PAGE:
New United Way funding to help Niagara seniors who have ‘fallen through the cracks’
But a new fund for the aging population is about to slightly change this scenario, said Tamara Coleman-Lawrie, United Way Niagara director of community impact.
For several years, United Way was able to disperse financial assistance to individuals through the generosity of Clara Crawford, a St. Catharines woman who left a legacy fund for the nonprofit organization to help seniors pay for health, medical and well-being costs.
That fund, which handed out $5,000 each year, has been depleted.
A grant received through the David S. Howes Fund and Niagara Community Foundation will allow United Way to put $20,000 annually from 2020 to 2022 into the pockets of struggling seniors who don’t have access to government benefits, or don’t receive enough to get by.
In the past, the funding stayed in St. Catharines, but the revamped program will support individuals all across Niagara.
“We’re constantly inundated with calls with respect to helping seniors — and we were unable to support them,” said Coleman-Lawrie said, explaining the $5,000 annual sum would be swallowed up halfway through the calendar year.
“You would be surprised, how many seniors, for those basic care needs, are falling through the cracks.”
The previous fund helped about 30 seniors each year. The extra $15,000 will support up to 150 more with “anything that might support their overall well-being,” said Coleman-Lawrie.
Community partners such as Niagara Region public health, Niagara Poverty Reduction Network and local optometrists will help promote the funding availability with eligible seniors, she said.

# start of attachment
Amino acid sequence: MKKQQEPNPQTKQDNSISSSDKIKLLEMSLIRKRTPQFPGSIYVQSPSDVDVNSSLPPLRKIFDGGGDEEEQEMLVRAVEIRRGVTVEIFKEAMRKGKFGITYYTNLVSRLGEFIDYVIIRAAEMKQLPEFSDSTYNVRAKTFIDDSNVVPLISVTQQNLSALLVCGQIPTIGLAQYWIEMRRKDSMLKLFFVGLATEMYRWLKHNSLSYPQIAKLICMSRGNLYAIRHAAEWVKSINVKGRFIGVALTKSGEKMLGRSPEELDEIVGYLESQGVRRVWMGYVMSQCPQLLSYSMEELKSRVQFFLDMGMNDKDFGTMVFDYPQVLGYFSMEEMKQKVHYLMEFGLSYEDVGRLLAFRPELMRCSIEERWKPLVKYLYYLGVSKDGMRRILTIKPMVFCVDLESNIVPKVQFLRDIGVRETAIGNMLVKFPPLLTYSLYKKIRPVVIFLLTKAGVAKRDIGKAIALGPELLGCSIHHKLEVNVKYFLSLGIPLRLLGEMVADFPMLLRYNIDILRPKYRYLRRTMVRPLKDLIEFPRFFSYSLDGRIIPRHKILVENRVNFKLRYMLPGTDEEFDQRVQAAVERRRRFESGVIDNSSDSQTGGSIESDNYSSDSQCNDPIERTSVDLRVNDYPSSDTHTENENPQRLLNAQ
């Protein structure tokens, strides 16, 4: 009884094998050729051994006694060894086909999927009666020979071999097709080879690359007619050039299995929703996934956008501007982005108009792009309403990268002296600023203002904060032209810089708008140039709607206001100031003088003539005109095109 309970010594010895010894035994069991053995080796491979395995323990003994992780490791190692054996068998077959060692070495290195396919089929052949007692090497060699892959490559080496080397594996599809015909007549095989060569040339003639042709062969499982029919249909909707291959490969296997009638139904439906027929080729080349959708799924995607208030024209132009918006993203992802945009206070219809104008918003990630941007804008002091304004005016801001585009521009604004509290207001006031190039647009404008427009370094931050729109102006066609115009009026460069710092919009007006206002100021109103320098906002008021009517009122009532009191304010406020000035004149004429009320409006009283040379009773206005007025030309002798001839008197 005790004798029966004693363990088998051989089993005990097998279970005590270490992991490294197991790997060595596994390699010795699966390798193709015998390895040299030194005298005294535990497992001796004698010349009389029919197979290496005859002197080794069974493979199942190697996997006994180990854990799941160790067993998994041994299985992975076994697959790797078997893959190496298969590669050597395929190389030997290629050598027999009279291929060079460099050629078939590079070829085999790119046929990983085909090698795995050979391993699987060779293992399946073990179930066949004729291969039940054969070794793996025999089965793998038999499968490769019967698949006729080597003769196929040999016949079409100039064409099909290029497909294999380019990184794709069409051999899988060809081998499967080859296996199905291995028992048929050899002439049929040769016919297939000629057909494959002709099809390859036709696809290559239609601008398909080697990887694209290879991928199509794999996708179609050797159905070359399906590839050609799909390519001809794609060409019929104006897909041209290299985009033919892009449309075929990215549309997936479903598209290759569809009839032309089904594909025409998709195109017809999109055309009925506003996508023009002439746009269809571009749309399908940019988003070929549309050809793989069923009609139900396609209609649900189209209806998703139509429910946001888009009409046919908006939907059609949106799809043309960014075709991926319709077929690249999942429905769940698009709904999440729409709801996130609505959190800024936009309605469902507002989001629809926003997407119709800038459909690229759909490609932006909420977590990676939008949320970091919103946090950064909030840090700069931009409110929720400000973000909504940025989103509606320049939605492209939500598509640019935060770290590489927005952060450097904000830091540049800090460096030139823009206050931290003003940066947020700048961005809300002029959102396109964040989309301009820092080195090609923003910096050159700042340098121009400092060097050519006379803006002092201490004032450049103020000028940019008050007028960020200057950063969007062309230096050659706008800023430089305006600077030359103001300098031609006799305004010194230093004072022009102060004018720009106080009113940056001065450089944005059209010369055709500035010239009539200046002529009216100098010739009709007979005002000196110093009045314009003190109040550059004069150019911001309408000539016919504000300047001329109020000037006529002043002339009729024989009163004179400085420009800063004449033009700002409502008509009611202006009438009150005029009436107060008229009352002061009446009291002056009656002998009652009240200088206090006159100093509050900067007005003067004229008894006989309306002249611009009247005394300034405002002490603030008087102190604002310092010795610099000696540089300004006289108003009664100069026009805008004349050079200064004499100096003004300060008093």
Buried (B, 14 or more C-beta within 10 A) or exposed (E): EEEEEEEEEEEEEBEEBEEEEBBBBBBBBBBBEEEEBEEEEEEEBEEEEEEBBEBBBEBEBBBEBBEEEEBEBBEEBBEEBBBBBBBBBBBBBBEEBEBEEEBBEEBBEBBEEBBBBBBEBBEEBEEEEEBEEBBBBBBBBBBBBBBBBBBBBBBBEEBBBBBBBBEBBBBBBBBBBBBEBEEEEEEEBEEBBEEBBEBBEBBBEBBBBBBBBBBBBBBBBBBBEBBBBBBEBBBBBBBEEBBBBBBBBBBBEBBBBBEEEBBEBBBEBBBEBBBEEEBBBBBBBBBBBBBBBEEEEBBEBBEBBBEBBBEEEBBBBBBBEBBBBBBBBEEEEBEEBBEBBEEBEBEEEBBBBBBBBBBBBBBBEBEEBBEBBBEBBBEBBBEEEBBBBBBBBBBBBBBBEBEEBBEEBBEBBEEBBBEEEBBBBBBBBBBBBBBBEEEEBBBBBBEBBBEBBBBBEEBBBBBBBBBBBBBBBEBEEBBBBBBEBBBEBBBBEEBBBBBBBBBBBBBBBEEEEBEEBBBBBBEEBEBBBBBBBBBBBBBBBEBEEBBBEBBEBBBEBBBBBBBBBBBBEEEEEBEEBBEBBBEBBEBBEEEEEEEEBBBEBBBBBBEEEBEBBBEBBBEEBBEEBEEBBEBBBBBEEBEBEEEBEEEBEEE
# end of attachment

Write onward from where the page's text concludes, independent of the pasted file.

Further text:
There is also a “super-simple” application available on United Way Niagara’s website, or by calling 905-688-5050 ext. 2115.
A letter of reference from a social service worker or representative from a support agency is a requirement. Applications will be received starting Feb. 3.
John Meguerian, president of the Niagara chapter of the Canadian Association for Retired People (CARP), said it’s important to keep medical needs of seniors a priority. His advocacy organization is fighting for increases to government benefits such as old age security and guaranteed income supplement, as well as a provincial dental program for the elderly.
Currently, 22 per cent of Niagara’s population is 65 and older, and is expected to increase to about 37 per cent within the next three to five years, Meguerian said.
“That’s why it’s on everybody’s radar to have these discussions about elder care.” .
CARP doesn’t provide direct supports for seniors but goes to bat for them through provincial and federal politicians to ensure the services they need are in place.